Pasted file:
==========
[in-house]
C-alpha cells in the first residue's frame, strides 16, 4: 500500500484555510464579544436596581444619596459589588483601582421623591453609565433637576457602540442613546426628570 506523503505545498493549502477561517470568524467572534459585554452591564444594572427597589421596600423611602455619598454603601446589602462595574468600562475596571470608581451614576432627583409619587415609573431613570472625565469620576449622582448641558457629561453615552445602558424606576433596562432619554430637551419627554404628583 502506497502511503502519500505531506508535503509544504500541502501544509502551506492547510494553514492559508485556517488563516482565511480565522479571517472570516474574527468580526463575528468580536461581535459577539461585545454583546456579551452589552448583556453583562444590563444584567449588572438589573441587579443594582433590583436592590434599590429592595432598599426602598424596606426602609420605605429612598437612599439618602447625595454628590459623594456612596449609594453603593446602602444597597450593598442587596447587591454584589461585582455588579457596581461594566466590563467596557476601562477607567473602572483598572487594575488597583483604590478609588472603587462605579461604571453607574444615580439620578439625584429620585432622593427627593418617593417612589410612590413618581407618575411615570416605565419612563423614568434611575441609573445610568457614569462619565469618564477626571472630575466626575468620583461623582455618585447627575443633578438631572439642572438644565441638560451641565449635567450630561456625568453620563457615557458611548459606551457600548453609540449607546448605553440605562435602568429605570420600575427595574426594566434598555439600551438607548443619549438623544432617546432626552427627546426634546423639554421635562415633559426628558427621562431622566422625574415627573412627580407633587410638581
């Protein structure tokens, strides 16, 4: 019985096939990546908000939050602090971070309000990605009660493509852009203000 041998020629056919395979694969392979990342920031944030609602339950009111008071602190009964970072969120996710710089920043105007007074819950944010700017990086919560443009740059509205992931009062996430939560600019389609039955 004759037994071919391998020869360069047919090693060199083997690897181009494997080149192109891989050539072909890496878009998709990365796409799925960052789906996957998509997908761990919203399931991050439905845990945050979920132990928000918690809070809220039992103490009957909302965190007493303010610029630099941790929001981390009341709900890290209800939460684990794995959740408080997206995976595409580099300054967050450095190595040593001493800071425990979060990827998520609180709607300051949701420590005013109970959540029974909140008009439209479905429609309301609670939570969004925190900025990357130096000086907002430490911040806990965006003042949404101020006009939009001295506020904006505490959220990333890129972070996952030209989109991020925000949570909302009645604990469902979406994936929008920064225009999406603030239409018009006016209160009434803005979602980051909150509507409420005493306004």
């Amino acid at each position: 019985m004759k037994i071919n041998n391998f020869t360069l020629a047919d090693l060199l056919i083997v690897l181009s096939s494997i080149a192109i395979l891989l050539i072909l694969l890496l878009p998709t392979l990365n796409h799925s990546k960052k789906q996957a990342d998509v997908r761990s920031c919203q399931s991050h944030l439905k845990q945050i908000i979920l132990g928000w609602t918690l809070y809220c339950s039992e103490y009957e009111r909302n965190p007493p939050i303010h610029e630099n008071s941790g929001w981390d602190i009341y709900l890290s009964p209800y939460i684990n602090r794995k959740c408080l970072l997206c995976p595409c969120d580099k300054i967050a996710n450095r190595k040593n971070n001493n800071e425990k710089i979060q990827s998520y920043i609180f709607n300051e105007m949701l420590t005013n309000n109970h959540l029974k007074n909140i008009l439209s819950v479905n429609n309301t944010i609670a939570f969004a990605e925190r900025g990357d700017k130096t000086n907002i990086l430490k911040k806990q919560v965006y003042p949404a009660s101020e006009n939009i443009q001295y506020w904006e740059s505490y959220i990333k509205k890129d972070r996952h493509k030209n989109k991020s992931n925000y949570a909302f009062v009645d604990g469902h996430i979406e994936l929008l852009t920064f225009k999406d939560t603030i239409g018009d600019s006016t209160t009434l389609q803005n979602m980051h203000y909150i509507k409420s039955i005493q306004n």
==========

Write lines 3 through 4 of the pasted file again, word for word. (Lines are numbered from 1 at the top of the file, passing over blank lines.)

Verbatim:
């Protein structure tokens, strides 16, 4: 019985096939990546908000939050602090971070309000990605009660493509852009203000 041998020629056919395979694969392979990342920031944030609602339950009111008071602190009964970072969120996710710089920043105007007074819950944010700017990086919560443009740059509205992931009062996430939560600019389609039955 004759037994071919391998020869360069047919090693060199083997690897181009494997080149192109891989050539072909890496878009998709990365796409799925960052789906996957998509997908761990919203399931991050439905845990945050979920132990928000918690809070809220039992103490009957909302965190007493303010610029630099941790929001981390009341709900890290209800939460684990794995959740408080997206995976595409580099300054967050450095190595040593001493800071425990979060990827998520609180709607300051949701420590005013109970959540029974909140008009439209479905429609309301609670939570969004925190900025990357130096000086907002430490911040806990965006003042949404101020006009939009001295506020904006505490959220990333890129972070996952030209989109991020925000949570909302009645604990469902979406994936929008920064225009999406603030239409018009006016209160009434803005979602980051909150509507409420005493306004």
């Amino acid at each position: 019985m004759k037994i071919n041998n391998f020869t360069l020629a047919d090693l060199l056919i083997v690897l181009s096939s494997i080149a192109i395979l891989l050539i072909l694969l890496l878009p998709t392979l990365n796409h799925s990546k960052k789906q996957a990342d998509v997908r761990s920031c919203q399931s991050h944030l439905k845990q945050i908000i979920l132990g928000w609602t918690l809070y809220c339950s039992e103490y009957e009111r909302n965190p007493p939050i303010h610029e630099n008071s941790g929001w981390d602190i009341y709900l890290s009964p209800y939460i684990n602090r794995k959740c408080l970072l997206c995976p595409c969120d580099k300054i967050a996710n450095r190595k040593n971070n001493n800071e425990k710089i979060q990827s998520y920043i609180f709607n300051e105007m949701l420590t005013n309000n109970h959540l029974k007074n909140i008009l439209s819950v479905n429609n309301t944010i609670a939570f969004a990605e925190r900025g990357d700017k130096t000086n907002i990086l430490k911040k806990q919560v965006y003042p949404a009660s101020e006009n939009i443009q001295y506020w904006e740059s505490y959220i990333k509205k890129d972070r996952h493509k030209n989109k991020s992931n925000y949570a909302f009062v009645d604990g469902h996430i979406e994936l929008l852009t920064f225009k999406d939560t603030i239409g018009d600019s006016t209160t009434l389609q803005n979602m980051h203000y909150i509507k409420s039955i005493q306004n």